Communion of saints, the doctrine of, 436-442. Founded on their union 
with Christ, 437-439. With the Lord, 439, 440. With each other, 
440—442. The universality and glory of, 442. 

Concupiscence, its sin and guilt, 271. 

Conditions of ministerial communion and of church membership, 21.- 

Confession of Faith adopted by the original Synod, 21, 22. Tridentine, 26. 
Orthodox, 26. Of Grenadius, 26. Of Augsburg, and apology for, 27. 
Helvetic 2d, 28, 30. Of Westminster, adopted by English and Ameri- 
can Congregationalists, 29. Of Westminster, history of origin of, 33— 
44. Old Scotch, and First Book of Discipline, 33, 34. Of Westminster, 
prepared, 38, 39. Finished and ratified by Parliament and by Scotch 
General Assembly, 39. Ratified by original Synod, 40. Revised in 
chapters and sections relating to civil magistrates, 40, 41. 

Confession of sin, true doctrine of, 294-296. Romish doctrine of, 296.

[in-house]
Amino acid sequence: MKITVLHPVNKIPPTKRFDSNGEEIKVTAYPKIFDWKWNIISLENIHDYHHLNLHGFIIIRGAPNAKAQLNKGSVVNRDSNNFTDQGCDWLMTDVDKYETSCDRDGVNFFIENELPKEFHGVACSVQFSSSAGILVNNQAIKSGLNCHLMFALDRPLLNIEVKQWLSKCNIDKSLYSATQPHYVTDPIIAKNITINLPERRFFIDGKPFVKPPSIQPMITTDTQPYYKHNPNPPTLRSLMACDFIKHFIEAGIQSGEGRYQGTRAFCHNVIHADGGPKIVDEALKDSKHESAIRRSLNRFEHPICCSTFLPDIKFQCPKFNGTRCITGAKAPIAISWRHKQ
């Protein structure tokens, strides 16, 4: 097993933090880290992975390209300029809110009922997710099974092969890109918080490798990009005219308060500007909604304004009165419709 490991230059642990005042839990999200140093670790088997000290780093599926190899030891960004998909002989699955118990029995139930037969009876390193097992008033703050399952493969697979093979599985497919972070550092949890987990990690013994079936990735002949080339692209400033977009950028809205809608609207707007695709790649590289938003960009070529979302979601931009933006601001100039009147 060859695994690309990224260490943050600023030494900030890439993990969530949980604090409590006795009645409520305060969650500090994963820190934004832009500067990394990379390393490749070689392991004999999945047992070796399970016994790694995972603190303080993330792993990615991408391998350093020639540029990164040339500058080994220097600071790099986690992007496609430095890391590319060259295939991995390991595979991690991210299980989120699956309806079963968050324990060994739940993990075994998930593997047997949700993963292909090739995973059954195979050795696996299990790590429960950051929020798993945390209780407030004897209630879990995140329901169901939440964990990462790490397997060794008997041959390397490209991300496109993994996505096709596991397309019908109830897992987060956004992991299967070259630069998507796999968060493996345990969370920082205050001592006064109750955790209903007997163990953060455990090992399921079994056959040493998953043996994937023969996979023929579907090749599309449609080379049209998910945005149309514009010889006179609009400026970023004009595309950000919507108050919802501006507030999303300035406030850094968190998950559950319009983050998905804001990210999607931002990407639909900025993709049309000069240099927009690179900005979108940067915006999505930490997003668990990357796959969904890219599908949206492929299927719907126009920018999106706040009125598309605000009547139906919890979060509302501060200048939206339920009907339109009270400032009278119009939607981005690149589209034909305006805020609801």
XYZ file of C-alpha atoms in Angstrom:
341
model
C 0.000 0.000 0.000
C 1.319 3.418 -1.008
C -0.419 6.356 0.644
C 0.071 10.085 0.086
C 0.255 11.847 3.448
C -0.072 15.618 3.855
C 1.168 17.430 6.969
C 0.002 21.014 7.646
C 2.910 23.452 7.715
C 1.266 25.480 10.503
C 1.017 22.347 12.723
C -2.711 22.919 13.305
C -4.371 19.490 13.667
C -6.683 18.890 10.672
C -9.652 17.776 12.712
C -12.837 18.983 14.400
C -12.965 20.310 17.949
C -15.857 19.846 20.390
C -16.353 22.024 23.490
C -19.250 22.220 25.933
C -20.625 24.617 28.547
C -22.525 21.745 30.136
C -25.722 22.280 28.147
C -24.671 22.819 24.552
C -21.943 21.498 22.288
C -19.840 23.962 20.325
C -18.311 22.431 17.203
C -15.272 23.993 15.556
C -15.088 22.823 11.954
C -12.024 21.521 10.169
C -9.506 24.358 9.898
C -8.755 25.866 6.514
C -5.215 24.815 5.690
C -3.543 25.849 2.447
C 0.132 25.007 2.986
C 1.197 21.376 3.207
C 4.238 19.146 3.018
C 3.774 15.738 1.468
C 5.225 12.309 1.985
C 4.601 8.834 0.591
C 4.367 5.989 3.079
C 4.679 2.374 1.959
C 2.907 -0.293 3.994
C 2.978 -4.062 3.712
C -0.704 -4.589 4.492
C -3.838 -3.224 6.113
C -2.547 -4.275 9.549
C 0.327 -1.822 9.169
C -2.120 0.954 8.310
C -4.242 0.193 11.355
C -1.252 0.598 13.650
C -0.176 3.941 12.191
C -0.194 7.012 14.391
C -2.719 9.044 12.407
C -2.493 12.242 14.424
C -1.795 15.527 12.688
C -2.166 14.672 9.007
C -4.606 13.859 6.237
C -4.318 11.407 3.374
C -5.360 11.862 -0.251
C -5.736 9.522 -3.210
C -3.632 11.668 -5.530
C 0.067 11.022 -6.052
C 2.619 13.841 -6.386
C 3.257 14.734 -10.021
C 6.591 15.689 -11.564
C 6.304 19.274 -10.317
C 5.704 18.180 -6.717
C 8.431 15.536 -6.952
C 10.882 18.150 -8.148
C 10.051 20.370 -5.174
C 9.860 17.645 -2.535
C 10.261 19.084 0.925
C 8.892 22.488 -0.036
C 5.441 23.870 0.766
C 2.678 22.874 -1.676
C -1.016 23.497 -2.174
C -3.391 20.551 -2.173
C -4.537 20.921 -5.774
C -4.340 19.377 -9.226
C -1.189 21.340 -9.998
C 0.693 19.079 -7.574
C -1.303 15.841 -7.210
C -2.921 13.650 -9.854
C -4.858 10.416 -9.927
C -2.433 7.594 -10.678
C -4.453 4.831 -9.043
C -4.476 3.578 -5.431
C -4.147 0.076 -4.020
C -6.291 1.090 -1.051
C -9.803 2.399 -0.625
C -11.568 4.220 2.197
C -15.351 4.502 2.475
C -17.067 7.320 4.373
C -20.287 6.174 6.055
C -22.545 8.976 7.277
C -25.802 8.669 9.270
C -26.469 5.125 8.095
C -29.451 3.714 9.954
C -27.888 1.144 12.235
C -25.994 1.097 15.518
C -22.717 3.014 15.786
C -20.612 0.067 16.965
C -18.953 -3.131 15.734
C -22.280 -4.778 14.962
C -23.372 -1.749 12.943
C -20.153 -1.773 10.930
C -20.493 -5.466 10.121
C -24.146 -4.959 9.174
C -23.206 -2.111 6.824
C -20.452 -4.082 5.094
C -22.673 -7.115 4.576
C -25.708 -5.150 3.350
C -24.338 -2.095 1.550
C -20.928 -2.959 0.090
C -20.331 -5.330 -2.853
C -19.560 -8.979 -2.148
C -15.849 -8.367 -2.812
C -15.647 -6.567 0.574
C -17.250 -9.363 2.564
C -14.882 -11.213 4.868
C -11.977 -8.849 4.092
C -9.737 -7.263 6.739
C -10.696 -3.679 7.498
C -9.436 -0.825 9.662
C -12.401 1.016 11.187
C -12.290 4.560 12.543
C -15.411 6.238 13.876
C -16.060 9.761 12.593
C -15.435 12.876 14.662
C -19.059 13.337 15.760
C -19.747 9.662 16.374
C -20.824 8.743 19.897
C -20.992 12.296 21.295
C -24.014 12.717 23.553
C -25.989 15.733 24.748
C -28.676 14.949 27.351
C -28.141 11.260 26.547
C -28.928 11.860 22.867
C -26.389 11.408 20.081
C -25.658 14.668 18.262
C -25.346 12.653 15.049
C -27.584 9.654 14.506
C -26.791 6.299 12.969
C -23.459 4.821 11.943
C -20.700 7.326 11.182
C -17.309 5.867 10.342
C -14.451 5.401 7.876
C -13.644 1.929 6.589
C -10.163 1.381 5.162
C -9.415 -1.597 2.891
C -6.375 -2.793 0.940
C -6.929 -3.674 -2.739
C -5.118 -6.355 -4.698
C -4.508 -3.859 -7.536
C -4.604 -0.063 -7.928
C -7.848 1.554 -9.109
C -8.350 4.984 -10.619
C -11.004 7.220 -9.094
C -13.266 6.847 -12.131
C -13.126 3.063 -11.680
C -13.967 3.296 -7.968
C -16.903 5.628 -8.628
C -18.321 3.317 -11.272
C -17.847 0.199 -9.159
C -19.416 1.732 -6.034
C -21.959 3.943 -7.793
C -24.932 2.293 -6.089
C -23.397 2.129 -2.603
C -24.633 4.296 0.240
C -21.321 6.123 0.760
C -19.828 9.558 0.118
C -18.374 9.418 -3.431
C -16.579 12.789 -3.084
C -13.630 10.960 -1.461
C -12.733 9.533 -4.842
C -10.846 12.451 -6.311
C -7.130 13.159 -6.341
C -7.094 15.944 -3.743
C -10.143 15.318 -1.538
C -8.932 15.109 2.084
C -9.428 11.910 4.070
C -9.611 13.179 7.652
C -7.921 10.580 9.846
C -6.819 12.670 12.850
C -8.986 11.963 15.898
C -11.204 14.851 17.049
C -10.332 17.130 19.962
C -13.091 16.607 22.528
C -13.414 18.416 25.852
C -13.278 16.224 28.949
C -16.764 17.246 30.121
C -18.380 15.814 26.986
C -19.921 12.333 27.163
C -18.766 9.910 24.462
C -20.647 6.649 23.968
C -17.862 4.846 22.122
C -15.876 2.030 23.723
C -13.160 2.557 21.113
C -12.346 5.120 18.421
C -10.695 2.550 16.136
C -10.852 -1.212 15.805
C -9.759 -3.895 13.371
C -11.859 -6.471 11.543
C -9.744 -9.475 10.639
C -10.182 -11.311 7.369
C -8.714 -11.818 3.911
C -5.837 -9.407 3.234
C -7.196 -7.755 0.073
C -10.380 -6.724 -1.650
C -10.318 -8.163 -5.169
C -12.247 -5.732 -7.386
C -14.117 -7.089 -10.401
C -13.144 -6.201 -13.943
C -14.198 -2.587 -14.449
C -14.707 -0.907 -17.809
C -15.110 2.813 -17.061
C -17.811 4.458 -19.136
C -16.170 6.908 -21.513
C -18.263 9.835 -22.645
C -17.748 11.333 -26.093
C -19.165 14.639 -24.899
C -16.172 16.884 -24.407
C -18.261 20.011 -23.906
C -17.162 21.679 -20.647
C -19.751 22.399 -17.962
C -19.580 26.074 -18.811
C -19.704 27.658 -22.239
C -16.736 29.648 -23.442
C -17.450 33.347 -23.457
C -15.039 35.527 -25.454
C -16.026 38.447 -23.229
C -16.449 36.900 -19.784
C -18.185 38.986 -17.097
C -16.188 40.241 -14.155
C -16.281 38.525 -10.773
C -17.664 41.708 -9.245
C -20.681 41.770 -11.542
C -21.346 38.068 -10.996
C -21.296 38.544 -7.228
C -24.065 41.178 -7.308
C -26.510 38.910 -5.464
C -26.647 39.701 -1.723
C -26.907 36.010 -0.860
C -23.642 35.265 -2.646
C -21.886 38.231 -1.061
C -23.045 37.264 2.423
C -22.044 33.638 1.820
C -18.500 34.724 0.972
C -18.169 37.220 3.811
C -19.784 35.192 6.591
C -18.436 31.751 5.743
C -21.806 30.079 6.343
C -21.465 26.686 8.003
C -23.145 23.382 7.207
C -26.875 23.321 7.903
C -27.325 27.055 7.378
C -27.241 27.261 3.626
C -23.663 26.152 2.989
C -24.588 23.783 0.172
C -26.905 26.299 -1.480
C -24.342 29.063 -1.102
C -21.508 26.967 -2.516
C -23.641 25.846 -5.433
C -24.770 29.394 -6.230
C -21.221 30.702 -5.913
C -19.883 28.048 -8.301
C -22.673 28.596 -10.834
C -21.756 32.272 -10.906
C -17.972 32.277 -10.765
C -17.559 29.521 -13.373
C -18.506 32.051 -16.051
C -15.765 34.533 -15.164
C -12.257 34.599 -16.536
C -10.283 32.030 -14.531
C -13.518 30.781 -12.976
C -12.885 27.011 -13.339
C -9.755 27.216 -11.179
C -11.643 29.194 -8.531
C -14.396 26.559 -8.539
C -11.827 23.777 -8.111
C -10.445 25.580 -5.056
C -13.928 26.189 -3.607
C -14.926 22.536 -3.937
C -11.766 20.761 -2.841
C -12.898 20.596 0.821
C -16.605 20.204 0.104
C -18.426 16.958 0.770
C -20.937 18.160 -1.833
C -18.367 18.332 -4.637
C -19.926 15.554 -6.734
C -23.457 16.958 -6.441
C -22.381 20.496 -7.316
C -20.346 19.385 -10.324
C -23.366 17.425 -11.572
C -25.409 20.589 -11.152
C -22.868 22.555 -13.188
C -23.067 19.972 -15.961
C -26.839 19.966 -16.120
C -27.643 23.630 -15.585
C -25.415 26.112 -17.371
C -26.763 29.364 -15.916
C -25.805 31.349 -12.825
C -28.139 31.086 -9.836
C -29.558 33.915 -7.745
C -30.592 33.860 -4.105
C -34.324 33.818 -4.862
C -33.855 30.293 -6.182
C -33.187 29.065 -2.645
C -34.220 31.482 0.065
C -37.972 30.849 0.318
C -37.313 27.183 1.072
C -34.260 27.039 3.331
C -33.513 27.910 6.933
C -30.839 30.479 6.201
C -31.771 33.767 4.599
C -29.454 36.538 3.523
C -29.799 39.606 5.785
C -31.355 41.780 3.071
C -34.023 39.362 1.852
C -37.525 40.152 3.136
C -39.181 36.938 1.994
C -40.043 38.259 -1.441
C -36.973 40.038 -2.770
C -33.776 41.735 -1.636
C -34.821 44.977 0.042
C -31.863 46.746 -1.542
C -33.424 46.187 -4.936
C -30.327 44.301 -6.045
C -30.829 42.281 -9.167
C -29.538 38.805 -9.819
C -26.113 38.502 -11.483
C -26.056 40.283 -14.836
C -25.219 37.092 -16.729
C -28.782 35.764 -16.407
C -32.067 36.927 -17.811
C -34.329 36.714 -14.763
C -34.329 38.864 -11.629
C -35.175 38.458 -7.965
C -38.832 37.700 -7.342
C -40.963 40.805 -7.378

Conscience, liberty of. See Liberty. 

Councils. See Synods and Councils. 

Covenant of Grace, doctrine of, 172-181. Arminian view of, 173, 174. 
Calvinistic view of, 174-178. Proof that such a covenant was con- 
tracted between the Father and Son, 176. The promise and condition 
of, 176, 177. Administered and its blessings applied by Christ as 
mediatorial King, 177, 178. Various dispensations of, 179-181. 

• National, 34. Solemn League and, 34. 



542 INDEX. 

Covenant of works, doctrine of, 167-172. Contracted with Adam as the rep. 
resentative of the race, 153-156, 169, 170. The elements of, 169. A 
gracious, rational and favourable constitution, 168, 169. The promise, 
the condition, and the penalty of, 170-172. 

Creation, doctrine of, 113-127. Greatio prima and creatio secunda, 115-117, 
Elements created out of nothing, as well as all things formed by God, 
115-119. Absolute creation out of nothing proved, 115, 116. Account 
of, in Genesis, 117, 118. Attributed to all the divine persons, 117. The